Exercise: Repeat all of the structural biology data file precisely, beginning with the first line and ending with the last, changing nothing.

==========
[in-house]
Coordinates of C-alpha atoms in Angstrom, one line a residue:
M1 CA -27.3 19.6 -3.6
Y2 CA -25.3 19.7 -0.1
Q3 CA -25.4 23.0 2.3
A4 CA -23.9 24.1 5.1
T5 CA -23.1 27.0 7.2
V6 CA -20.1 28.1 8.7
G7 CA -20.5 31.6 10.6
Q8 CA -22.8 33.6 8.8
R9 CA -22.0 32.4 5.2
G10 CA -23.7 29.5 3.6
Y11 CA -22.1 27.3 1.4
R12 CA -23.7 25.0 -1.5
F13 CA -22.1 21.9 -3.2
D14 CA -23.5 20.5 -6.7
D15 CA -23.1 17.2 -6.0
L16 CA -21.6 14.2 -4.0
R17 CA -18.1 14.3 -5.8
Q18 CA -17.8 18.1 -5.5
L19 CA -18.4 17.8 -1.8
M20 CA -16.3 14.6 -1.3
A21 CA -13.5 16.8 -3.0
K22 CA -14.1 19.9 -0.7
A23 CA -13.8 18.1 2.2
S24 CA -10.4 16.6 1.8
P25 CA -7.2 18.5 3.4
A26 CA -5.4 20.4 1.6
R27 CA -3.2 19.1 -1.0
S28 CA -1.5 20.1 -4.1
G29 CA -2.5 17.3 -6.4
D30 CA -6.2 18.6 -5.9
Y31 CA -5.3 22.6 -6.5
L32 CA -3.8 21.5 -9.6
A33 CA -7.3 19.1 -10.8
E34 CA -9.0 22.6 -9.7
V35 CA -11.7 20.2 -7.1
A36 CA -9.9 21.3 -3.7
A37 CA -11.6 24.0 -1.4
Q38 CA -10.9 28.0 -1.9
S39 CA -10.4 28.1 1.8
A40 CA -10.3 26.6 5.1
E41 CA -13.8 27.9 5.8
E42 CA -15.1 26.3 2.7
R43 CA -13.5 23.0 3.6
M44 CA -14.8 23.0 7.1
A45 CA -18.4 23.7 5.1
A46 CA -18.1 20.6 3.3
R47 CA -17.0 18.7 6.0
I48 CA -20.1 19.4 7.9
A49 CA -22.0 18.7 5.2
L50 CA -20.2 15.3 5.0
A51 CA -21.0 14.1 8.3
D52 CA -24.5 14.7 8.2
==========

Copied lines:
[in-house]
Coordinates of C-alpha atoms in Angstrom, one line a residue:
M1 CA -27.3 19.6 -3.6
Y2 CA -25.3 19.7 -0.1
Q3 CA -25.4 23.0 2.3
A4 CA -23.9 24.1 5.1
T5 CA -23.1 27.0 7.2
V6 CA -20.1 28.1 8.7
G7 CA -20.5 31.6 10.6
Q8 CA -22.8 33.6 8.8
R9 CA -22.0 32.4 5.2
G10 CA -23.7 29.5 3.6
Y11 CA -22.1 27.3 1.4
R12 CA -23.7 25.0 -1.5
F13 CA -22.1 21.9 -3.2
D14 CA -23.5 20.5 -6.7
D15 CA -23.1 17.2 -6.0
L16 CA -21.6 14.2 -4.0
R17 CA -18.1 14.3 -5.8
Q18 CA -17.8 18.1 -5.5
L19 CA -18.4 17.8 -1.8
M20 CA -16.3 14.6 -1.3
A21 CA -13.5 16.8 -3.0
K22 CA -14.1 19.9 -0.7
A23 CA -13.8 18.1 2.2
S24 CA -10.4 16.6 1.8
P25 CA -7.2 18.5 3.4
A26 CA -5.4 20.4 1.6
R27 CA -3.2 19.1 -1.0
S28 CA -1.5 20.1 -4.1
G29 CA -2.5 17.3 -6.4
D30 CA -6.2 18.6 -5.9
Y31 CA -5.3 22.6 -6.5
L32 CA -3.8 21.5 -9.6
A33 CA -7.3 19.1 -10.8
E34 CA -9.0 22.6 -9.7
V35 CA -11.7 20.2 -7.1
A36 CA -9.9 21.3 -3.7
A37 CA -11.6 24.0 -1.4
Q38 CA -10.9 28.0 -1.9
S39 CA -10.4 28.1 1.8
A40 CA -10.3 26.6 5.1
E41 CA -13.8 27.9 5.8
E42 CA -15.1 26.3 2.7
R43 CA -13.5 23.0 3.6
M44 CA -14.8 23.0 7.1
A45 CA -18.4 23.7 5.1
A46 CA -18.1 20.6 3.3
R47 CA -17.0 18.7 6.0
I48 CA -20.1 19.4 7.9
A49 CA -22.0 18.7 5.2
L50 CA -20.2 15.3 5.0
A51 CA -21.0 14.1 8.3
D52 CA -24.5 14.7 8.2